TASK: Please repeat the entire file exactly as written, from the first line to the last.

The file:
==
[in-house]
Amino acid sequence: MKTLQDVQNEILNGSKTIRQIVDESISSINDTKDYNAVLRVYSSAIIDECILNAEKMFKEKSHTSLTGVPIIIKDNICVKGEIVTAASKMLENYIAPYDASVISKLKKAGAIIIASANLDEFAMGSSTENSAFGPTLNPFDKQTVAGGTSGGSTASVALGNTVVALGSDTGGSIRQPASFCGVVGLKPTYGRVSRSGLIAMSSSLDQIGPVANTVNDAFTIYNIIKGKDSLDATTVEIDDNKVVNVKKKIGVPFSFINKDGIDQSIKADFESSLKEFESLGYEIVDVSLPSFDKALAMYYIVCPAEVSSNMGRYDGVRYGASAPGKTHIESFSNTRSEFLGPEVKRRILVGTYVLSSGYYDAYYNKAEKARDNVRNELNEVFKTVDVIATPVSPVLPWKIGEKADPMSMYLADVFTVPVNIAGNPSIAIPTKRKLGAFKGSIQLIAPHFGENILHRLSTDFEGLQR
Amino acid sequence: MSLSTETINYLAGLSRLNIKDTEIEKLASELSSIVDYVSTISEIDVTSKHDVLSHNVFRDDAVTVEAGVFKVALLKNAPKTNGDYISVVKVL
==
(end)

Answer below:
[in-house]
Amino acid sequence: MKTLQDVQNEILNGSKTIRQIVDESISSINDTKDYNAVLRVYSSAIIDECILNAEKMFKEKSHTSLTGVPIIIKDNICVKGEIVTAASKMLENYIAPYDASVISKLKKAGAIIIASANLDEFAMGSSTENSAFGPTLNPFDKQTVAGGTSGGSTASVALGNTVVALGSDTGGSIRQPASFCGVVGLKPTYGRVSRSGLIAMSSSLDQIGPVANTVNDAFTIYNIIKGKDSLDATTVEIDDNKVVNVKKKIGVPFSFINKDGIDQSIKADFESSLKEFESLGYEIVDVSLPSFDKALAMYYIVCPAEVSSNMGRYDGVRYGASAPGKTHIESFSNTRSEFLGPEVKRRILVGTYVLSSGYYDAYYNKAEKARDNVRNELNEVFKTVDVIATPVSPVLPWKIGEKADPMSMYLADVFTVPVNIAGNPSIAIPTKRKLGAFKGSIQLIAPHFGENILHRLSTDFEGLQR
Amino acid sequence: MSLSTETINYLAGLSRLNIKDTEIEKLASELSSIVDYVSTISEIDVTSKHDVLSHNVFRDDAVTVEAGVFKVALLKNAPKTNGDYISVVKVL